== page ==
In summary, we have demonstrated advanced smart stent technology using a MEMS‐sensor‐integrated antenna stent with enhanced electromechanical performances. The custom‐designed implantable capacitive pressure sensor chips based on medical‐grade stainless steel were laser‐microwelded on 20 and 30 mm length inductive antenna stents made of the same alloy to form passive resonant LC tanks that served as stent‐based wireless pressure sensors. The gold and Parylene C coatings applied to the devices ensured both biocompatibility and X‐ray opacity of them. Moreover, the adopted microwelding integration method provided clear merits in increasing both mechanical robustness and electrical performance of the device. The microfabricated prototypes were robust enough to achieve compatibility with the standard catheter assembly and PCI procedures. The combination of thick gold coating and microwelding integration was highly effective to raise the device’s Q factor, which in turn led to significant resolution enhancement in wireless pressure sensing. The prototypes deployed in the vascular grafts were tested to demonstrate wireless monitoring of in‐stent blood pressure using a swine model. These results from both the bench tests and the animal study advance smart stent technology further, toward its clinical evaluation and application for long‐term monitoring of implanted stents. The technologies of robust electromechanical integration and biocompatible packaging developed for the current device can benefit the development of other types of smart medical implants.
Fabrication of Inductive Antenna Stent: Similar to commercial stent production, the antenna stents were laser‐micromachined from medical‐grade 316L stainless‐steel tubing (with an inner diameter of 1.8 mm and a wall thickness of 100 µm) after which electropolishing was performed to smoothen the machined surfaces. Two tab‐like structures (0.6 × 2.0 mm2) were fabricated at both ends of the stent to be used as the platforms for sensor integration. The tubing has to be annealed (either before or after laser patterning) so that the stent can be balloon expandable. Postannealing stainless‐steel of fabricated stents exhibited a yield strength of ≈310 MPa and an elongation of >45%, suitable levels that enabled mechanical functionality of the stent.32 After thorough cleaning in sonicated ethanol, the stents were first pretreated through a strike process to deposit thin gold film that serves as an adhesion layer on the stainless‐steel stents, and then subjected to electroplating of 24K gold, using commercially available strike/plating solutions (TriVal‐24K Acid Gold Strike and 24K Bright Gold Plating Solution, respectively, Gold Plating Services, USA). Gold electroplating was performed for a 15–20 µm thickness (with a current of 10 mA for 1 h) to fully exploit the skin effect (considering that the skin depth in gold is up to ≈14 µm for the resonant frequency spectrum (30–100 MHz) adopted for the developed device). The DC resistance of the antenna stents was measured to decrease by 15× (from 22.5 Ω to 1.5 Ω on average) after gold electroplating. Moreover, gold‐covered stents were not only biocompatible and anticorrosive but also had high X‐ray opacity. The fabricated 20 and 30 mm stents (with helical turns of 15 and 23, respectively) were measured to have inductances of 180 and 268 nH (at 10 MHz), respectively.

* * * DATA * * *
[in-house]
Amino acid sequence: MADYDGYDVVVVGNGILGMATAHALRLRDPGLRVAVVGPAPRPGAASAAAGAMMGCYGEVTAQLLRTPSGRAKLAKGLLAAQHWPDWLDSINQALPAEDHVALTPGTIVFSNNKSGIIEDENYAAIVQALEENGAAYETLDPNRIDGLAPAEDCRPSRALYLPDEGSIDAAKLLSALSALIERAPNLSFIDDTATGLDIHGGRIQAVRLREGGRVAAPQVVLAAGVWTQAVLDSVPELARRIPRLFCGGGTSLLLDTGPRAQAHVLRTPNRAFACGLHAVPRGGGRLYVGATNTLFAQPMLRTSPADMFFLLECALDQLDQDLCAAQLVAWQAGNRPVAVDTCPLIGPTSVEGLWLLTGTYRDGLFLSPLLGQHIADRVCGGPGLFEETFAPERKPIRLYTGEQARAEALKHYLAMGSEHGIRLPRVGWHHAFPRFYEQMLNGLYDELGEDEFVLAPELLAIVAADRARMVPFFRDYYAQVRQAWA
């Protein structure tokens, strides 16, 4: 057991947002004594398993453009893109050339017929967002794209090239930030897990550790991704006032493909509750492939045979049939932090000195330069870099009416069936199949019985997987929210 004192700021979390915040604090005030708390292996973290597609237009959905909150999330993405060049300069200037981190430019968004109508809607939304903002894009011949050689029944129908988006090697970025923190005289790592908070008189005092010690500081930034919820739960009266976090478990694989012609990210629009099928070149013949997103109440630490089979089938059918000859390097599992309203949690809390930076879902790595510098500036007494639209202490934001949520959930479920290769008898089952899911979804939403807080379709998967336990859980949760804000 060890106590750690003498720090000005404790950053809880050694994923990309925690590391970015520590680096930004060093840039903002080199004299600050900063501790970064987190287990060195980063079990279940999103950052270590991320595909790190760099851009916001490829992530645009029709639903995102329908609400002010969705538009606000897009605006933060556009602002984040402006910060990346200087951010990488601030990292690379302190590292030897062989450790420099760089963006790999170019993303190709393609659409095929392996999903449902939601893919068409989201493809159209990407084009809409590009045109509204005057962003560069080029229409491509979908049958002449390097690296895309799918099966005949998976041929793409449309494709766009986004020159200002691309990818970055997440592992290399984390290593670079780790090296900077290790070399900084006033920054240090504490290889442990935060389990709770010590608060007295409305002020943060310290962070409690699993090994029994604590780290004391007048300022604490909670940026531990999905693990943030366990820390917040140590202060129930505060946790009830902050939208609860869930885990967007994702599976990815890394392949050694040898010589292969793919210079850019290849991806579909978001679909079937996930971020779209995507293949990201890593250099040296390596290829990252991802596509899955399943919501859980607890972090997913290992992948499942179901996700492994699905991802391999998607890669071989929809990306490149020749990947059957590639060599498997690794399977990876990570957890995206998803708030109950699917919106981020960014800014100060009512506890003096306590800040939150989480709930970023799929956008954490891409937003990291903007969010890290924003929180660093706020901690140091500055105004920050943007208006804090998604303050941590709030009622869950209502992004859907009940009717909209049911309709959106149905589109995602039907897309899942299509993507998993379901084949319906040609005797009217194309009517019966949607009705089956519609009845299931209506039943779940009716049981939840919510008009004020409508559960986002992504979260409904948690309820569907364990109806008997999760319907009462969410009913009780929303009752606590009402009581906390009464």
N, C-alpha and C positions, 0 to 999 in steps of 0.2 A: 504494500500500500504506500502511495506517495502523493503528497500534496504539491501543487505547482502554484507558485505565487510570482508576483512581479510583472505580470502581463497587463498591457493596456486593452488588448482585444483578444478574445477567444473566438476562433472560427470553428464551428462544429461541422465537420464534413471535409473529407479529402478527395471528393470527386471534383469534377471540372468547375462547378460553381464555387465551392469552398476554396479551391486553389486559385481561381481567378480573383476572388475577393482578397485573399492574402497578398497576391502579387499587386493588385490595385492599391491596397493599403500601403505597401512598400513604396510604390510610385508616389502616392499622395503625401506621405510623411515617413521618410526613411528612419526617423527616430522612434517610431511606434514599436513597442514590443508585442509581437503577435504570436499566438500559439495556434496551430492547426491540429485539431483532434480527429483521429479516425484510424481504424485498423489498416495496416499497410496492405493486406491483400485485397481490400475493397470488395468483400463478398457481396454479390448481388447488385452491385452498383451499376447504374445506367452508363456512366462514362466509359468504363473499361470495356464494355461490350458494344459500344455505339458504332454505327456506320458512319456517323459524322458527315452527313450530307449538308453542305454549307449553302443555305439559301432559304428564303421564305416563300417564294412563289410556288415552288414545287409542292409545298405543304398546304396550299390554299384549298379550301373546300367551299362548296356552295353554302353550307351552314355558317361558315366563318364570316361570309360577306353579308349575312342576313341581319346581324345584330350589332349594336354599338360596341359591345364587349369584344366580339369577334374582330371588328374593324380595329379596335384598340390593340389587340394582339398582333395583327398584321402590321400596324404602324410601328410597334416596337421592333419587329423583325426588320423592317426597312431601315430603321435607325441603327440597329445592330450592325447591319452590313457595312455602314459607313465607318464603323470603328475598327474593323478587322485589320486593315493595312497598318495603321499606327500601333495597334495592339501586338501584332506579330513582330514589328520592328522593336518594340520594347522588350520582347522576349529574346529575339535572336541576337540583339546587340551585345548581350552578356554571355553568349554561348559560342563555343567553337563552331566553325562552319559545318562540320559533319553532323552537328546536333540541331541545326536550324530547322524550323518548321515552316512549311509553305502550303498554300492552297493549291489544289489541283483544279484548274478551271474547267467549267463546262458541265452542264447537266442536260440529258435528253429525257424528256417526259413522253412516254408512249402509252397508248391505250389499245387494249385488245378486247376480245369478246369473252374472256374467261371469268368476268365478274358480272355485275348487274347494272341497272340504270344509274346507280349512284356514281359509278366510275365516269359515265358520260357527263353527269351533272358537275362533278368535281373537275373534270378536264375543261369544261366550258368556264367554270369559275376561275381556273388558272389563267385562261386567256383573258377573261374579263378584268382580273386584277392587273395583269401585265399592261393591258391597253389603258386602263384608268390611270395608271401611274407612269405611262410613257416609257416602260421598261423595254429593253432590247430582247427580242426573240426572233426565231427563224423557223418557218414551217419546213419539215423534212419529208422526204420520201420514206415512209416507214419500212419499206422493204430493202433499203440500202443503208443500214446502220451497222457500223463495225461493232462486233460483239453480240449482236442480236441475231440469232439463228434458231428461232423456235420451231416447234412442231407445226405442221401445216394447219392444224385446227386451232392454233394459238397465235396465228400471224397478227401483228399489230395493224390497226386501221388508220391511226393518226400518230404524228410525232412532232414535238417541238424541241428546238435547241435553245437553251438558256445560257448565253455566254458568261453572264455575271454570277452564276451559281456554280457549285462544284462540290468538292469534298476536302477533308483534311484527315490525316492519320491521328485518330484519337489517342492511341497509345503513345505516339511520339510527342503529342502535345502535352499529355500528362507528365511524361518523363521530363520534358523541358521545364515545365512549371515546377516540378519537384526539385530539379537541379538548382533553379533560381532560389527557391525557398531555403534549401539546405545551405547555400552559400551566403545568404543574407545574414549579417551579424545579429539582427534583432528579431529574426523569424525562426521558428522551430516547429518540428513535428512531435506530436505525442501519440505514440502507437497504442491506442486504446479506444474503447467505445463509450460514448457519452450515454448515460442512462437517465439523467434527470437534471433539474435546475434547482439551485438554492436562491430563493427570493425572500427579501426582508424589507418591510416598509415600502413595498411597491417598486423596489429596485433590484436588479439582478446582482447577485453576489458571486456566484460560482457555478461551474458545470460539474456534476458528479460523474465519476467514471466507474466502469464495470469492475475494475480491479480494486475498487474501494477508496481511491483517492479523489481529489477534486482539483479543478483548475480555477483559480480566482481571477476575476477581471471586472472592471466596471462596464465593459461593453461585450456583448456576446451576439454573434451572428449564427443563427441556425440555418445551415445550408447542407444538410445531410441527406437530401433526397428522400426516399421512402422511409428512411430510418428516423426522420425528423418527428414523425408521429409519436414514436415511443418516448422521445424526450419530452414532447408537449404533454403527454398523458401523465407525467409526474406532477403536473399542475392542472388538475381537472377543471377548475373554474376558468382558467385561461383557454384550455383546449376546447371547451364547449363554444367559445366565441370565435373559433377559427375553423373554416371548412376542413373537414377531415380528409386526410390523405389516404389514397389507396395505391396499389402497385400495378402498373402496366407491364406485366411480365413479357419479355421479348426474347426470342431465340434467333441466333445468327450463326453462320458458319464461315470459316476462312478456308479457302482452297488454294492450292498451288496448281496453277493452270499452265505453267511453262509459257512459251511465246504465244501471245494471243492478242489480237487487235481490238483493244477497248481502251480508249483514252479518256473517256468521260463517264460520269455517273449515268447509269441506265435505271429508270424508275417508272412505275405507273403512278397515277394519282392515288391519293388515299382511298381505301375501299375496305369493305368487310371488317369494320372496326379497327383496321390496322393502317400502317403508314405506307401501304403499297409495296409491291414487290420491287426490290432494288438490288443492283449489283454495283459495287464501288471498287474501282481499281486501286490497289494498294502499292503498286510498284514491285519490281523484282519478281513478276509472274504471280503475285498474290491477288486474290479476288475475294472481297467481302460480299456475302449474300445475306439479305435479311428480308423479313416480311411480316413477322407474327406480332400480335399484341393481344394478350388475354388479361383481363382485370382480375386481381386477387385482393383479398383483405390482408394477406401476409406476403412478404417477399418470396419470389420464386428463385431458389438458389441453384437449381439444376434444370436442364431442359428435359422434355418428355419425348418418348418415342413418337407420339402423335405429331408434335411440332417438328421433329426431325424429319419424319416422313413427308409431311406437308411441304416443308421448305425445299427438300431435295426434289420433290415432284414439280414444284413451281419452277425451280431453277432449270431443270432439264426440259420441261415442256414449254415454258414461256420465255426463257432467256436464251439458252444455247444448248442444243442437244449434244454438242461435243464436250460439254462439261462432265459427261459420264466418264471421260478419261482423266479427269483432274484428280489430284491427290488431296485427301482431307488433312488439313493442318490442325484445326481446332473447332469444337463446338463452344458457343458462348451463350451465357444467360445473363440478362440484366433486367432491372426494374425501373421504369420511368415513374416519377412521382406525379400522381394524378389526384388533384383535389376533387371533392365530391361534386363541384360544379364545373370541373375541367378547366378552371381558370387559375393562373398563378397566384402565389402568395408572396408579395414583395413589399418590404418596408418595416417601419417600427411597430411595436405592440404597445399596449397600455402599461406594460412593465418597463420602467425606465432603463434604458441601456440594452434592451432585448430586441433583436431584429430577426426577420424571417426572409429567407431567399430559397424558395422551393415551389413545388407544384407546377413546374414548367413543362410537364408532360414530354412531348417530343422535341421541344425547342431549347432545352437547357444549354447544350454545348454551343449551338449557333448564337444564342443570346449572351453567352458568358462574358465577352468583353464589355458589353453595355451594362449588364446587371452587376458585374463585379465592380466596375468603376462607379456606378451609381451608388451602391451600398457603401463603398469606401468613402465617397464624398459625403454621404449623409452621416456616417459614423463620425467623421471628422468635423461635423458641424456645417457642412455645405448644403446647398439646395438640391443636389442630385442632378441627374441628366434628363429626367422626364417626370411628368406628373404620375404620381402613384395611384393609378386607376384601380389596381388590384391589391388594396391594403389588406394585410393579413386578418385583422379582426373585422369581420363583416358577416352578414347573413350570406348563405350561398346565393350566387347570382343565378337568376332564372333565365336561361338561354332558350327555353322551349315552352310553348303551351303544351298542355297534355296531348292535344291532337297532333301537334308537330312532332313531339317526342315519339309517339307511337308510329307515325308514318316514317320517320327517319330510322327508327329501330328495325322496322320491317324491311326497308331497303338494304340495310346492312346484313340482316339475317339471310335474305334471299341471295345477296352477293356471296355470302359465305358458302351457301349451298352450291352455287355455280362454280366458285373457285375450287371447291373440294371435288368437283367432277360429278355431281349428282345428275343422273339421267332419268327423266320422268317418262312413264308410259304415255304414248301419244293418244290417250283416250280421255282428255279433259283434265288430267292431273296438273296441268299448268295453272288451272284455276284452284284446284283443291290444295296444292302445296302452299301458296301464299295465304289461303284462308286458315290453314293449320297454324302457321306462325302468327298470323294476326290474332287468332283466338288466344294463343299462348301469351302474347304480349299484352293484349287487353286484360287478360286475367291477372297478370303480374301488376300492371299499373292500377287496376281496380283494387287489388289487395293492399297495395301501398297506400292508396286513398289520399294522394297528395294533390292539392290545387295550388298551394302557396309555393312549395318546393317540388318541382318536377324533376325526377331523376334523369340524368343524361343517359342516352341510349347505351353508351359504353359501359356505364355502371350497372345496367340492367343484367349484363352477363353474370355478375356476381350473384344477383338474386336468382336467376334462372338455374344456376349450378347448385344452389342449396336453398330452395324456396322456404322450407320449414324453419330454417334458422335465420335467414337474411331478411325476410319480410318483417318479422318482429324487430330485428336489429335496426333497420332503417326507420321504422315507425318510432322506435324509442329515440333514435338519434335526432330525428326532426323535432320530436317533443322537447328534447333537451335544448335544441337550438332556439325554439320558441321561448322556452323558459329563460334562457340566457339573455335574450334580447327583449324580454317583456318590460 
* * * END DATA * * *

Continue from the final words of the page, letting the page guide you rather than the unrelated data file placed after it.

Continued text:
The authors declare no conflict of interest.